Prolonged replication of influenza virus in patients given repeated treatments of an anti-viral drug might be a risk factor in the emergence of variants with reduced susceptibility [30, 31]. We have reported that I38 substitutions in PA were identified as markers for reduced susceptibility to BXA in patients treated with BXM [14], and the viruses containing these substitutions were identified in 2.2% (all with influenza A[H1N1]pdm09 infection) and 9.7% (all with influenza A[H3N2] infection) of the patients after treatment with BXM in phase 2 and phase 3 trials with otherwise healthy patients, respectively [18]. In the current study, no mutant virus with amino acid substitutions in PA was detected in immunocompromised mice during the treatment with BXM for 5 days (sampling on 6, 8, and 10 days p.i.), suggesting that BXM exerted its antiviral efficacy without the appearance of viruses possessing treatment-emergent amino acid substitutions during treatment in our immunocompromised mouse model. The emergence of NA inhibitor-resistant variants has been reported in nude and SCID mouse models with prolonged viral replication [32, 33], whereas no evidence of emergence of variant viruses was demonstrated in some studies with immunocompetent mouse models [34, 35]. Although virus shedding was prolonged by CP treatment as observed in immunocompromised patients, immunosuppression may be modest in our immunocompromised mouse model. Thus, the risk of emergence of variant viruses might be relatively low compared to the nude and SCID mouse models. In addition, it is suggested that I38 substitutions can emerge less frequently by influenza A (H1N1) infection compared with influenza A (H3N2) infection as observed in clinical studies described above [16]. Further clinical investigations are needed to shed light on the emergence of viruses with reduced susceptibility to BXA in immunocompromised patients.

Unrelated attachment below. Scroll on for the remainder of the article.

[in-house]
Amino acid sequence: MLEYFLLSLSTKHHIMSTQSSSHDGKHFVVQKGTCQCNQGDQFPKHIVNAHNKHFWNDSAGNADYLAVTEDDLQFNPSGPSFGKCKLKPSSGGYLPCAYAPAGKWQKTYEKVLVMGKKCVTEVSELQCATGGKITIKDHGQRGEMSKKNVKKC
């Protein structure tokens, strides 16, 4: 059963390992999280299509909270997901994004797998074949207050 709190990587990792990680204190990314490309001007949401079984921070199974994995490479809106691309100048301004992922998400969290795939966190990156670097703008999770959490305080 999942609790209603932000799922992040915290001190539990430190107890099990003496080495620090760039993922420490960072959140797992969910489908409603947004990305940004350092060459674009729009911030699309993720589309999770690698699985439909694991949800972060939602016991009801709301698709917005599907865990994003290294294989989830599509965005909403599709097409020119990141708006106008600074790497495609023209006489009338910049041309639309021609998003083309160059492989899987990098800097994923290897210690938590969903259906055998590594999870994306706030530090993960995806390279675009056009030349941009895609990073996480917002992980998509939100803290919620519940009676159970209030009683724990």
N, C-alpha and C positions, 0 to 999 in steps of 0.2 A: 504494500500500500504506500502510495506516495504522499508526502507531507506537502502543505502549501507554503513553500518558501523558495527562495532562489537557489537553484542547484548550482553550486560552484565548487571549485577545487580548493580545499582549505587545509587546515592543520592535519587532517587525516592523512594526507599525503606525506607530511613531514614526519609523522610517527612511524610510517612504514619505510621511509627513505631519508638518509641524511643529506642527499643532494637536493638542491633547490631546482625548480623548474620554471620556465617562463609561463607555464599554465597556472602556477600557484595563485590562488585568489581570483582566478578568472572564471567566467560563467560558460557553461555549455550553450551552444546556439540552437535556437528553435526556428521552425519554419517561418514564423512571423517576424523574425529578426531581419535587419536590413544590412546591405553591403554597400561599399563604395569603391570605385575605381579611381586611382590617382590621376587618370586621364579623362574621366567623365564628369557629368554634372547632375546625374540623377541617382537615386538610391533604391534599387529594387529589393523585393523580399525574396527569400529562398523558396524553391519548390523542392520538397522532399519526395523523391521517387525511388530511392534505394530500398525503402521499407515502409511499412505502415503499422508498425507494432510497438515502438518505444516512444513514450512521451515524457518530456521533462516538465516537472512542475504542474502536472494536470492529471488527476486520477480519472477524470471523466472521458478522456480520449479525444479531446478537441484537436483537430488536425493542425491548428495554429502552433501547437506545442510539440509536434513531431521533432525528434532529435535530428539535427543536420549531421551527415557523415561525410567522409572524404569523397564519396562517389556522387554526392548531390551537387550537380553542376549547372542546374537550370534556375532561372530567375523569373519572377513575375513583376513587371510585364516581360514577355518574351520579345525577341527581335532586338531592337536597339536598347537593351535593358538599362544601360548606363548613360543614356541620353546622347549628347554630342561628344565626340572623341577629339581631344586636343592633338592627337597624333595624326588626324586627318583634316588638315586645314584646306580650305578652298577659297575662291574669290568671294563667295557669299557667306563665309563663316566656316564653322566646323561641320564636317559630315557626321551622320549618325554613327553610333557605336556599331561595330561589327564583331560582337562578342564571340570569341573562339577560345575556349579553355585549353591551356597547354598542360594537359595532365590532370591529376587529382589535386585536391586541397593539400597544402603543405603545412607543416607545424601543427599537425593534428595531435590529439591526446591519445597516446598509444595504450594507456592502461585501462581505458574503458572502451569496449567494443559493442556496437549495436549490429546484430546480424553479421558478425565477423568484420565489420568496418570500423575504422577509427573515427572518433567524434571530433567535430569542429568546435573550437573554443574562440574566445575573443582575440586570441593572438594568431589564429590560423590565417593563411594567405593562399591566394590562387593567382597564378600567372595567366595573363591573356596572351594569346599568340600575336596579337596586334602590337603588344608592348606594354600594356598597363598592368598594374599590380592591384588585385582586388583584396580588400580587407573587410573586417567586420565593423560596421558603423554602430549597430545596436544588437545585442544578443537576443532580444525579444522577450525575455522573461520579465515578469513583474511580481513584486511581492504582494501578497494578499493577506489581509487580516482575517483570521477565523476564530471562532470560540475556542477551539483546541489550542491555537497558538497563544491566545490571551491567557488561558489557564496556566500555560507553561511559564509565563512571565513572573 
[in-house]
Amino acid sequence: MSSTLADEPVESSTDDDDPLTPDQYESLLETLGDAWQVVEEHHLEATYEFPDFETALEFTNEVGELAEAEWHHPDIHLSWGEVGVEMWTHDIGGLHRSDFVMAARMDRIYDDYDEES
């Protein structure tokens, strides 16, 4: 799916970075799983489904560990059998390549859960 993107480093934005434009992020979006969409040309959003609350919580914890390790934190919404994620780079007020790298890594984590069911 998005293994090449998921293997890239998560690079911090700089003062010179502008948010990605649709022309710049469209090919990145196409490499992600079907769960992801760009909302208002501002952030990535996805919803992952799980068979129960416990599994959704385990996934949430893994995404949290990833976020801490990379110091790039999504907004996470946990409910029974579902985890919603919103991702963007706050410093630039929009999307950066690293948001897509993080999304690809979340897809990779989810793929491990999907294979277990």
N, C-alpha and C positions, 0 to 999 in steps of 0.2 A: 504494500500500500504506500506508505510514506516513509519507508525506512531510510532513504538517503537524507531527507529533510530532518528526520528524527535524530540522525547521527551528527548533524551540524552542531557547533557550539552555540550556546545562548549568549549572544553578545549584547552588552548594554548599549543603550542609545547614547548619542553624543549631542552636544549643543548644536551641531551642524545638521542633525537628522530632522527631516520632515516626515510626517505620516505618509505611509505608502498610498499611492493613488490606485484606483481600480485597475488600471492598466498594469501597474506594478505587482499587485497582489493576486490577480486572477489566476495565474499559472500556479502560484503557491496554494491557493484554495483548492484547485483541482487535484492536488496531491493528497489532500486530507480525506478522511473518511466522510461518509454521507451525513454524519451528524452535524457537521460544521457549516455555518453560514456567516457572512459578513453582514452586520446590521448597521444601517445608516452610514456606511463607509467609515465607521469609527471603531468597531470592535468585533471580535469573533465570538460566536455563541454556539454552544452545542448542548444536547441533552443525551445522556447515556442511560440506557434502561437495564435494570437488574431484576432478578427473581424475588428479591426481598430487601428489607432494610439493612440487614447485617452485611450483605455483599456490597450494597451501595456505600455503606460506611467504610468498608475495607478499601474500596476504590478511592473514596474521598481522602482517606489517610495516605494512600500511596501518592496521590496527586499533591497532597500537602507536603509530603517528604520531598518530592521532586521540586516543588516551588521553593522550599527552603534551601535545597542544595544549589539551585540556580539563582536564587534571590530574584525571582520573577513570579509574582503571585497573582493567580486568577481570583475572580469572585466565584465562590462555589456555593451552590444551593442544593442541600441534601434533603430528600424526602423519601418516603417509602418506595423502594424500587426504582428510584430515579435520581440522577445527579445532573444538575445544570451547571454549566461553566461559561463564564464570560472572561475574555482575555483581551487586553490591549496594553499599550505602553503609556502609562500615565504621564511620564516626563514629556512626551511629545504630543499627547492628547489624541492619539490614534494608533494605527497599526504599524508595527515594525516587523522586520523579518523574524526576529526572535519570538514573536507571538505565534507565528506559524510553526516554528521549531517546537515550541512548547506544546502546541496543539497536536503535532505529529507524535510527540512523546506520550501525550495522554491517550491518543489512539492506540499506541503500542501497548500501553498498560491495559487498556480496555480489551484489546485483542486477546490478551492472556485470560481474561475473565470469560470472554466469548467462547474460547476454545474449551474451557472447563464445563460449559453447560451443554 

Conclusions

We demonstrated that oral administration of BXM had beneficial effects on survival, virus titers and signs of infection in not only immunocompetent but also immunocompromised mice infected with influenza A virus even when treatment was delayed until 4 or 5 days p.i., suggesting that treatment with BXM may extend the therapeutic window for patients with influenza virus infection.

Supporting information

S1 Table. The numbers of euthanized, died or survived mice in the study for examining the lethality in influenza A virus (A/PR/8/34)-infected mice.

https://doi.org/10.1371/journal.pone.0217307.s001

(DOCX)

S2 Table. The numbers of euthanized, died or survived mice in the study examining the lethality in influenza B virus (B/Hong Kong/5/72)-infected mice.

https://doi.org/10.1371/journal.pone.0217307.s002

(DOCX)

S3 Table. The numbers of euthanized, died or survived mice in the delayed administration study examining the lethality in influenza A virus (A/PR/8/34)-infected mice.

https://doi.org/10.1371/journal.pone.0217307.s003

(DOCX)

S4 Table. The numbers of euthanized, died or survived mice in the study examining the viral titer in influenza A virus (A/PR/8/34)-infected mice.

https://doi.org/10.1371/journal.pone.0217307.s004

(DOCX)

S5 Table. The numbers of euthanized, died or survived mice in the study examining the viral titer in influenza B virus (B/Hong Kong/5/72)-infected mice.

https://doi.org/10.1371/journal.pone.0217307.s005

(DOCX)

S6 Table. The numbers of euthanized, died or survived mice in the delayed administration study examining the viral titer in influenza A virus (A/PR/8/34)-infected mice.

https://doi.org/10.1371/journal.pone.0217307.s006

(DOCX)